MEMPHIS, Tenn. - The Methodist University Hospital emergency room was one crowded and busy place one Saturday evening, as patients waited an average of up to 52 minutes to see a health care provider.
But there were better options available -- within the Methodist system -- for anyone seeking emergency-room help. At Methodist North, the average wait was just 14 minutes, and at Le Bonheur Methodist Germantown, it was a mere seven minutes.
With emergency-room visits rapidly increasing both nationally and locally, hospitals and firms such as Methodist Healthcare are looking for ways to manage the load. Methodist last week announced it is posting online the average emergency-room waiting times at four of its hospitals.
The postings, available at methodisthealth.org/er, should help incoming patients and paramedics decide which hospital to use, Methodist officials say.
"A long time ago, we decided that although our time was valuable, our patients' time was as valuable as ours," said Marty Carr, medical director of emergency services for Methodist Hospitals.
The new service comes amid a surge in ER visits across the nation.
A new study published in the Journal of the American Medical Association reported that emergency visits increased at a rate twice that of population growth in the U.S. between 1997 and 2007. Medicaid patients accounted for a large portion of the increase, and many of them come in with increasingly serious conditions.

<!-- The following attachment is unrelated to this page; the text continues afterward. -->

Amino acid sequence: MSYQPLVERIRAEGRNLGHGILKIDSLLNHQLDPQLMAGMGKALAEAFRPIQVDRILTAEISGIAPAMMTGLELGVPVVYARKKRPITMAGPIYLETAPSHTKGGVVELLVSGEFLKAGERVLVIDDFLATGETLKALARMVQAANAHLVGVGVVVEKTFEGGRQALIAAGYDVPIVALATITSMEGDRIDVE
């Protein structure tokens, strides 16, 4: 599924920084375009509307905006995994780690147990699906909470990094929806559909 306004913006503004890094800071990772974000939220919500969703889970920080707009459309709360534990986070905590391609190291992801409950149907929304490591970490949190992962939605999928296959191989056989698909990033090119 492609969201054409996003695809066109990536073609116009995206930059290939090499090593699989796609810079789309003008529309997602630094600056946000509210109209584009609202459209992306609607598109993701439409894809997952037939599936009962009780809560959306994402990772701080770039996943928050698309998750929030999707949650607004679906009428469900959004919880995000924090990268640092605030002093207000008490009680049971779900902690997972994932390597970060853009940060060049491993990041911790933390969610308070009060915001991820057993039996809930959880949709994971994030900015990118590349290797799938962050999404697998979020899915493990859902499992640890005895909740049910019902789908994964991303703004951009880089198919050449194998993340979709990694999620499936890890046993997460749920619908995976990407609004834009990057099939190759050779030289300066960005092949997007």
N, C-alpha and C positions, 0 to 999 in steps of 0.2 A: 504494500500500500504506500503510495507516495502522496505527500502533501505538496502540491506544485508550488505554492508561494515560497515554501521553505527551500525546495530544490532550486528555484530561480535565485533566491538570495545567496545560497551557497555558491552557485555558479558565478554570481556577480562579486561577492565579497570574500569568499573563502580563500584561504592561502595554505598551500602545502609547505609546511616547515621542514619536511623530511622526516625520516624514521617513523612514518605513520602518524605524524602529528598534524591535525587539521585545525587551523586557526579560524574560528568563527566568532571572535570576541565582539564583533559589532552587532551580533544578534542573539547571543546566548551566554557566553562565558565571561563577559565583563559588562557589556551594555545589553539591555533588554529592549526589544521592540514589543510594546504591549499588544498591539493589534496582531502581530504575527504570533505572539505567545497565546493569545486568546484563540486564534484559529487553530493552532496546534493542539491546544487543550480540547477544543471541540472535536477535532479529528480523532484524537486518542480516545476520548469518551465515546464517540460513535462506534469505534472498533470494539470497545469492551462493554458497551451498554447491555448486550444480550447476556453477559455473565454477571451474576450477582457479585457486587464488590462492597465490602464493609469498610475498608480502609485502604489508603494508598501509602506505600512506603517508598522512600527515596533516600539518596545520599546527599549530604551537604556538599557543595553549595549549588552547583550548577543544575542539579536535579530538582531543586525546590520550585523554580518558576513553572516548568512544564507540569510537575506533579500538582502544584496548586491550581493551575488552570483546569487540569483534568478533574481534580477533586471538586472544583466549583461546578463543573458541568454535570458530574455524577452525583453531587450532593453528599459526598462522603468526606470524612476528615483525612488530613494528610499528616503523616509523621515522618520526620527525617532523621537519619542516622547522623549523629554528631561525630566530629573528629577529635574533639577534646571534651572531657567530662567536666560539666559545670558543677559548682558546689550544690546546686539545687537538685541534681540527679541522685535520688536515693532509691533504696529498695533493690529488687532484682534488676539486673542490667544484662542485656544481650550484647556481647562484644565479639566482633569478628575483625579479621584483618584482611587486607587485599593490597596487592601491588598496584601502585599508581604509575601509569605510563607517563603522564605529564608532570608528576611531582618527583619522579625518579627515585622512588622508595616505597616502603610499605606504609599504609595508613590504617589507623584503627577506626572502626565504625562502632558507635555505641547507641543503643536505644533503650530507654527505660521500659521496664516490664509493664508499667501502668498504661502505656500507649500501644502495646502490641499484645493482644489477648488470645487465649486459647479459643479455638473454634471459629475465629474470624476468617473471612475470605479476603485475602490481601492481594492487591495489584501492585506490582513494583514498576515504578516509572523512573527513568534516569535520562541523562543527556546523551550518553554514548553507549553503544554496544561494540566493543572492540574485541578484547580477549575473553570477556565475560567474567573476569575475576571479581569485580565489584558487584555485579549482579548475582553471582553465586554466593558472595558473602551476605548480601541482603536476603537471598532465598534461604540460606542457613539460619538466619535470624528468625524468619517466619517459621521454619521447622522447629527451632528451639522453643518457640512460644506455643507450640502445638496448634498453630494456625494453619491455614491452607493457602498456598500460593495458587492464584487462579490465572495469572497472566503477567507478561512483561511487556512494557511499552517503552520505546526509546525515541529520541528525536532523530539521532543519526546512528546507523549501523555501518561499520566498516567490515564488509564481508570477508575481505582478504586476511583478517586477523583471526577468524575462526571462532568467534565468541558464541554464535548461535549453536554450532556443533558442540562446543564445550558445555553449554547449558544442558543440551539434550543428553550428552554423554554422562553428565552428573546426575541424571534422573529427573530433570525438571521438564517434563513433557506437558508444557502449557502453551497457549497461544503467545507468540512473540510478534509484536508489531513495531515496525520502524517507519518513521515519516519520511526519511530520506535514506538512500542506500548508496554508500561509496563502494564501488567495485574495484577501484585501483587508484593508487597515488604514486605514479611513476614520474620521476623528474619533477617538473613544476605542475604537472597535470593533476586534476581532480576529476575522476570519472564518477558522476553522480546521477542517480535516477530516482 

The demand for emergency-room service likely has risen even faster since the late 2008 onset of the deep recession, authors of the report state. An estimated 5.8 million Americans became uninsured during the record job losses of 2008 and 2009.
Adding to the congestion is a recent decline in the number of ERs across the nation. In 2007 there were 3,925 emergency departments in the U.S., down from 4,114 a decade earlier.
Those trends are reflected in the crowded ERs of many hospitals in the Memphis area and beyond.
Paramedics with the Memphis Fire Department now are transporting some 75,000 patients to local emergency rooms annually. Often, there are no beds or health-care providers available when the ambulances arrive, officials say.
"It's a major problem here," said Memphis Deputy Fire Chief Gary Ludwig. "I'll have an ambulance waiting two to three hours sometimes to drop off a patient."